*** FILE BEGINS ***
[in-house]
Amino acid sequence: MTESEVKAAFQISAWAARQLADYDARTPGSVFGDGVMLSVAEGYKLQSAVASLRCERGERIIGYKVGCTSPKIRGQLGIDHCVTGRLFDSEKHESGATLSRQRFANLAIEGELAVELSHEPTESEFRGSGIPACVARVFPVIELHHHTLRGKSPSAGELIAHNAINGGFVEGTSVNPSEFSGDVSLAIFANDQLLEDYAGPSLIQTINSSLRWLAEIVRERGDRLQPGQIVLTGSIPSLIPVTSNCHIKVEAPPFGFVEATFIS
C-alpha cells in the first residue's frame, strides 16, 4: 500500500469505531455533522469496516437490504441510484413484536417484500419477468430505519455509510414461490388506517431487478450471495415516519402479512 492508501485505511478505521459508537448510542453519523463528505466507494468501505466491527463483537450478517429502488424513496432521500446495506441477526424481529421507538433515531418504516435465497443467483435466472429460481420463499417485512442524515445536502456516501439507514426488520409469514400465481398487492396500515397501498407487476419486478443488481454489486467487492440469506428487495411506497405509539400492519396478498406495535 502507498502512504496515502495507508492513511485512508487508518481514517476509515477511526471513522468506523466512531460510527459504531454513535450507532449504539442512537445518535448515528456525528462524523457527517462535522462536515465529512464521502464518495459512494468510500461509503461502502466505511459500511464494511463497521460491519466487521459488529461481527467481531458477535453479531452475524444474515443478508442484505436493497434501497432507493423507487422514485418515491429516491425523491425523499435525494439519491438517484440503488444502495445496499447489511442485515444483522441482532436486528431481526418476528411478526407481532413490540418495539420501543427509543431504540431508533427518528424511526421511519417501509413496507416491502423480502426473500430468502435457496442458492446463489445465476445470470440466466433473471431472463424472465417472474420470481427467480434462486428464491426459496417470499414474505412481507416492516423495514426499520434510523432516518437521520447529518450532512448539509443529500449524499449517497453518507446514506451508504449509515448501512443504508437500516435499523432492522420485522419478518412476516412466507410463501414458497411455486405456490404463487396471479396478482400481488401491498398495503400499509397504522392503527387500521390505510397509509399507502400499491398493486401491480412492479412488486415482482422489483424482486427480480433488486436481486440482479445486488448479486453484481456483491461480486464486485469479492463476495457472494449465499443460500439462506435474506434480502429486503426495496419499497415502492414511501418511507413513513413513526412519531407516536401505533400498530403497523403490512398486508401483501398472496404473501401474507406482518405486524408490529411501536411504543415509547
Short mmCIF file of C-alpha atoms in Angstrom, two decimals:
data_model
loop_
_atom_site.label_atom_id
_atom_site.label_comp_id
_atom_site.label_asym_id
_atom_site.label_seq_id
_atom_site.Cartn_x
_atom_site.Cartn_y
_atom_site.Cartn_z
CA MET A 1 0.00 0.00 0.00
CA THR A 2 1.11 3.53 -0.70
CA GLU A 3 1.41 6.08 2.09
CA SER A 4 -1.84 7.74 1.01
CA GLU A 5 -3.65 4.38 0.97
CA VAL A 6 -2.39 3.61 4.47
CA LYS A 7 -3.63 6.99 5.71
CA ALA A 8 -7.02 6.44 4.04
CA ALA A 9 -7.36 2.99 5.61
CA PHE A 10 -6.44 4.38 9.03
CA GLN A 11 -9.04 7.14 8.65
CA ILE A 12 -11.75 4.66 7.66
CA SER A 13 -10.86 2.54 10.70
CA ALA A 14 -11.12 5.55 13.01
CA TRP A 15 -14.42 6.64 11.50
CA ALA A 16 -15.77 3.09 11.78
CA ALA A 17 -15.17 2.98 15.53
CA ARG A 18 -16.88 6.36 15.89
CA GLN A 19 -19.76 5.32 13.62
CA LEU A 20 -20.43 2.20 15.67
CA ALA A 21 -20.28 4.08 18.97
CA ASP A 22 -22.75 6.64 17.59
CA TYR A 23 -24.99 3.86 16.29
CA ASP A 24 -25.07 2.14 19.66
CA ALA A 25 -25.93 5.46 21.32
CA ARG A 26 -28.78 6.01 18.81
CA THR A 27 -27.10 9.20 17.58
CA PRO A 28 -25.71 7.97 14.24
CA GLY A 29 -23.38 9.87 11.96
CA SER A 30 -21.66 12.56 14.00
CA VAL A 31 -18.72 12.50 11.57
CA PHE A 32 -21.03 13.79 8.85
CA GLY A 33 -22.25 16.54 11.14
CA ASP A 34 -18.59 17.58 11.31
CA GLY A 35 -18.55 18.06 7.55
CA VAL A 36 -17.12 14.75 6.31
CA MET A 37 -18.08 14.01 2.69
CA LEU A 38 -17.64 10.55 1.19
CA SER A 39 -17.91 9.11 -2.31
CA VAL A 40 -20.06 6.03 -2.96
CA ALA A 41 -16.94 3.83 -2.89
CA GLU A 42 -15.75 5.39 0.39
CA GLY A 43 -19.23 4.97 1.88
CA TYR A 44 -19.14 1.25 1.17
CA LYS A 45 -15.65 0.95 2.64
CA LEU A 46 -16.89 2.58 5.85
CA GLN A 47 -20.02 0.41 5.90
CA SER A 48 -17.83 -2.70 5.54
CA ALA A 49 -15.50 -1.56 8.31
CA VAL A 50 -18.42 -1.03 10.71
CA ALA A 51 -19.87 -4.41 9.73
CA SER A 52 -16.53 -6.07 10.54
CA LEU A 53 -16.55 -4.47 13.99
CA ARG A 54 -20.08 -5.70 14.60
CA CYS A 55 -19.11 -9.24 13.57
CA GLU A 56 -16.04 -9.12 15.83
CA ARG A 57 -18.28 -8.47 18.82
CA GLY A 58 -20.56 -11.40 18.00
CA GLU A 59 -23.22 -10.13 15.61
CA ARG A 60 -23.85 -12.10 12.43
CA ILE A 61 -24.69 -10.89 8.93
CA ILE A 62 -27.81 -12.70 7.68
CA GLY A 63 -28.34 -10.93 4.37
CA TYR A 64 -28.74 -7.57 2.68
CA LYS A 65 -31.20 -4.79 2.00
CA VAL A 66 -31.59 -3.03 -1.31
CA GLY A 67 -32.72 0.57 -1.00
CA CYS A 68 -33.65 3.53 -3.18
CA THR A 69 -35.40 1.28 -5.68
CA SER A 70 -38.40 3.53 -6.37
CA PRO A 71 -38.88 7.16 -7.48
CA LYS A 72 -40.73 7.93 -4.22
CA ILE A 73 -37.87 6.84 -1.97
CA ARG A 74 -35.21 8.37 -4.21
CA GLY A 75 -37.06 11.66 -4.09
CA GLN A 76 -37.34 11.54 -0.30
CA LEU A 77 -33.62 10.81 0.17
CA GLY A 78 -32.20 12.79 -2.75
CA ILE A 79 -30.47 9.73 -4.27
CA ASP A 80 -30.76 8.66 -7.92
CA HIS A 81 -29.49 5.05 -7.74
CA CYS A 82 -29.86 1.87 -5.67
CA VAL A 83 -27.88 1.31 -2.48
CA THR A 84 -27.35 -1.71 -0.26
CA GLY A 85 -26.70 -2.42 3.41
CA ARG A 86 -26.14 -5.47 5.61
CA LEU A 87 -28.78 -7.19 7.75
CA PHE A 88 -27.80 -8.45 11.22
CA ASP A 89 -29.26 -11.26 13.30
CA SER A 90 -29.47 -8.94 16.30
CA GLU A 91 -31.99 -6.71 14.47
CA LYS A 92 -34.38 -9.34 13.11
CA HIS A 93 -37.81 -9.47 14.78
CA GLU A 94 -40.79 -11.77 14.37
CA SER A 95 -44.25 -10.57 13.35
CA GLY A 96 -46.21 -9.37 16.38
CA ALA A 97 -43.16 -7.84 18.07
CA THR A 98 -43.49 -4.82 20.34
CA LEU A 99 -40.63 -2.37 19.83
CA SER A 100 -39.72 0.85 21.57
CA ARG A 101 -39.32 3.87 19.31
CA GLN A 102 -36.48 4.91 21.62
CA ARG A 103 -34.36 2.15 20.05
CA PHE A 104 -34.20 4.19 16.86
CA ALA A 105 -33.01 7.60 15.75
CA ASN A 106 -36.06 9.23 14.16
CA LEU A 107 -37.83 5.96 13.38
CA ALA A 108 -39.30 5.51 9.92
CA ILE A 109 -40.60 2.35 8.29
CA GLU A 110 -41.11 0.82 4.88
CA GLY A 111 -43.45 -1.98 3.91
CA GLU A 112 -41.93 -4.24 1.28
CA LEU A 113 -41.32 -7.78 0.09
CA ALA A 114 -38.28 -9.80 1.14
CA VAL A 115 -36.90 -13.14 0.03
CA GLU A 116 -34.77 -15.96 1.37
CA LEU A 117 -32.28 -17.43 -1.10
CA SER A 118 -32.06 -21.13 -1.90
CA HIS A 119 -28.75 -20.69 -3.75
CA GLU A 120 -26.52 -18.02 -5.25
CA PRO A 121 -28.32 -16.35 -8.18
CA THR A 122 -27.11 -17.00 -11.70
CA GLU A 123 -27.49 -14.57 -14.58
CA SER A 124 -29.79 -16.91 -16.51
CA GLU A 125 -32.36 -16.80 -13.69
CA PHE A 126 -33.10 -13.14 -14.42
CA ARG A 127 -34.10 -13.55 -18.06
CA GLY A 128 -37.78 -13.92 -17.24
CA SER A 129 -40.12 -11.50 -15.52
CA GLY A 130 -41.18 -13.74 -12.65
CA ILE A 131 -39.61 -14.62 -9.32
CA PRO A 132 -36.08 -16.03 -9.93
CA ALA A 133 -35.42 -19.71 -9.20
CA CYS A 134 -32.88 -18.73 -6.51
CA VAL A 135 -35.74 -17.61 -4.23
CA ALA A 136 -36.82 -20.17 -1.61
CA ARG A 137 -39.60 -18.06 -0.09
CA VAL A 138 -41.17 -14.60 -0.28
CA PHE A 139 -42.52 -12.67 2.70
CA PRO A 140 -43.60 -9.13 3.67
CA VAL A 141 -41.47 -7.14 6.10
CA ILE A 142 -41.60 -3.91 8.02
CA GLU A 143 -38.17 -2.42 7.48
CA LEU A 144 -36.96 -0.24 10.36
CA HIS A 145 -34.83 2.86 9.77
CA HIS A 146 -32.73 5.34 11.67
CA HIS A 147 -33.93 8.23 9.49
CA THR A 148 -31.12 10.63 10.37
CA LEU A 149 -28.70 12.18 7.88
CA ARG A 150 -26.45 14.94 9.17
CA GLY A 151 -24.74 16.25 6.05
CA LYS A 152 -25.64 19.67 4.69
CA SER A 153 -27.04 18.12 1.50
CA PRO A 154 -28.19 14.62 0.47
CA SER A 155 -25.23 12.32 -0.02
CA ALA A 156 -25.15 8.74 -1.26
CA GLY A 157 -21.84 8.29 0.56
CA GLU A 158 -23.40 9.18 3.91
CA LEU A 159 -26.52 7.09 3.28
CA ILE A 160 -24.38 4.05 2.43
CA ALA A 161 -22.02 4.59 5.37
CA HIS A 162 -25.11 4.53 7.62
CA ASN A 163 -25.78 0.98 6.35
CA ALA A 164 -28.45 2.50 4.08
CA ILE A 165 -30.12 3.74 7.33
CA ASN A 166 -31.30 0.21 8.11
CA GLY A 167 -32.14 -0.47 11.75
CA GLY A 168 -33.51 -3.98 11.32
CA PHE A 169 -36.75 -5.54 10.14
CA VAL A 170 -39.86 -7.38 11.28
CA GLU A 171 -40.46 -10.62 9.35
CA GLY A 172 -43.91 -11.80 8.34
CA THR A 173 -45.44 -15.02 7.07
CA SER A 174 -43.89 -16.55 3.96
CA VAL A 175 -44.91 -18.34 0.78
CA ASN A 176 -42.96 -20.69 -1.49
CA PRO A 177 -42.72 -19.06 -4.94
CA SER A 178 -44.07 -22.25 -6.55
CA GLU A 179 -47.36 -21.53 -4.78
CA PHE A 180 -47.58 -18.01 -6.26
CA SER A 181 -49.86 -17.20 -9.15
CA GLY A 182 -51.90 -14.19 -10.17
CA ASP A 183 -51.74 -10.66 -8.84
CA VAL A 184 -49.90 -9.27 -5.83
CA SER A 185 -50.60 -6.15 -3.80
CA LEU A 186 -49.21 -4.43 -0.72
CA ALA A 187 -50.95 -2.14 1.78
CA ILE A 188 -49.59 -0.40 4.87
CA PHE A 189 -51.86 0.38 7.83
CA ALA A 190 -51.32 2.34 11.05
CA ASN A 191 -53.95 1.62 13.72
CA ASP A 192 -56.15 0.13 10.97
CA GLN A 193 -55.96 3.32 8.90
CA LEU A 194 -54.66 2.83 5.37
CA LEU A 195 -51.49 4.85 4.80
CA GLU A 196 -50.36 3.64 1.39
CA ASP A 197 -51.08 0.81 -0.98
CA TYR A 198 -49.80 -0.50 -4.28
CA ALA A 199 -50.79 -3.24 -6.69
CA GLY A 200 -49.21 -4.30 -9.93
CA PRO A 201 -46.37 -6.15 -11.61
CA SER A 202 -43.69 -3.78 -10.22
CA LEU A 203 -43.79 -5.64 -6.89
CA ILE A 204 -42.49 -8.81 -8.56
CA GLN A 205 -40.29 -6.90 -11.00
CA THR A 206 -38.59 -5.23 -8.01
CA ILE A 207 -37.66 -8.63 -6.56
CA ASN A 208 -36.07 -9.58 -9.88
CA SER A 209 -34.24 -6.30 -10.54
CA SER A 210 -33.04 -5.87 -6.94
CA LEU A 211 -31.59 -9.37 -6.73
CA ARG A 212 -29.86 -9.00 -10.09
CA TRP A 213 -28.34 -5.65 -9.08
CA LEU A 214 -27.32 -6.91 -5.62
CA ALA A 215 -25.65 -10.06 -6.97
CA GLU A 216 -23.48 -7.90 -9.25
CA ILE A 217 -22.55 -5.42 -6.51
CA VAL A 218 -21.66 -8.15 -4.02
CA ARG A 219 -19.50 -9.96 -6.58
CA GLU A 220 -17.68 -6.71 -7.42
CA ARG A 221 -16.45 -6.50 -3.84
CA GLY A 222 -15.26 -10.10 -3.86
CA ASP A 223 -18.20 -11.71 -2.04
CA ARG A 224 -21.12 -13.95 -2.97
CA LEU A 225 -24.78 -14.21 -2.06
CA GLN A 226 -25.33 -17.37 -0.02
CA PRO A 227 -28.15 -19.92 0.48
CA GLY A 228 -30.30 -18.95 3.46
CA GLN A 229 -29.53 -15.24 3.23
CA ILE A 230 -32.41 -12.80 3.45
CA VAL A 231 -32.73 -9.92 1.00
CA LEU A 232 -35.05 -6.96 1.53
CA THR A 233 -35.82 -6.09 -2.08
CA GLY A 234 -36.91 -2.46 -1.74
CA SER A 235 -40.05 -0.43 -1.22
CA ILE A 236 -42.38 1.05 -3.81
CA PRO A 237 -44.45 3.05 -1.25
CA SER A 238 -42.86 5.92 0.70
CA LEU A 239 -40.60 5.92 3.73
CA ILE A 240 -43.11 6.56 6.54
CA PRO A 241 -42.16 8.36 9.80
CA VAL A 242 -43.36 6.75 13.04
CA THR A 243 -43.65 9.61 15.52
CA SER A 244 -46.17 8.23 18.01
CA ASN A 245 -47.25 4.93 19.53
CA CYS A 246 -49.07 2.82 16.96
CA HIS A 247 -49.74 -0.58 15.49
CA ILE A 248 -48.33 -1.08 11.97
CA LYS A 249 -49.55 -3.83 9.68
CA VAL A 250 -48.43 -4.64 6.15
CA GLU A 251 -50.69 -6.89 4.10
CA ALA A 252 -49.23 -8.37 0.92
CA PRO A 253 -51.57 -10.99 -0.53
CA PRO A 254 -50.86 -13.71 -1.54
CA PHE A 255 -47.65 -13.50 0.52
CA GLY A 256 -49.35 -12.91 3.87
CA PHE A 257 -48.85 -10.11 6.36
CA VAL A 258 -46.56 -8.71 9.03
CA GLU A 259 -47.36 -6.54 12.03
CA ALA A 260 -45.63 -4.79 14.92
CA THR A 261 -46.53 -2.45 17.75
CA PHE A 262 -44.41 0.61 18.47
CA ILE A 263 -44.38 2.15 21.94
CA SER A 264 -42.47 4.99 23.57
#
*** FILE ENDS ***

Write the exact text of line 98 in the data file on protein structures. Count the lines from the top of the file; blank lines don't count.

CA GLY A 85 -26.70 -2.42 3.41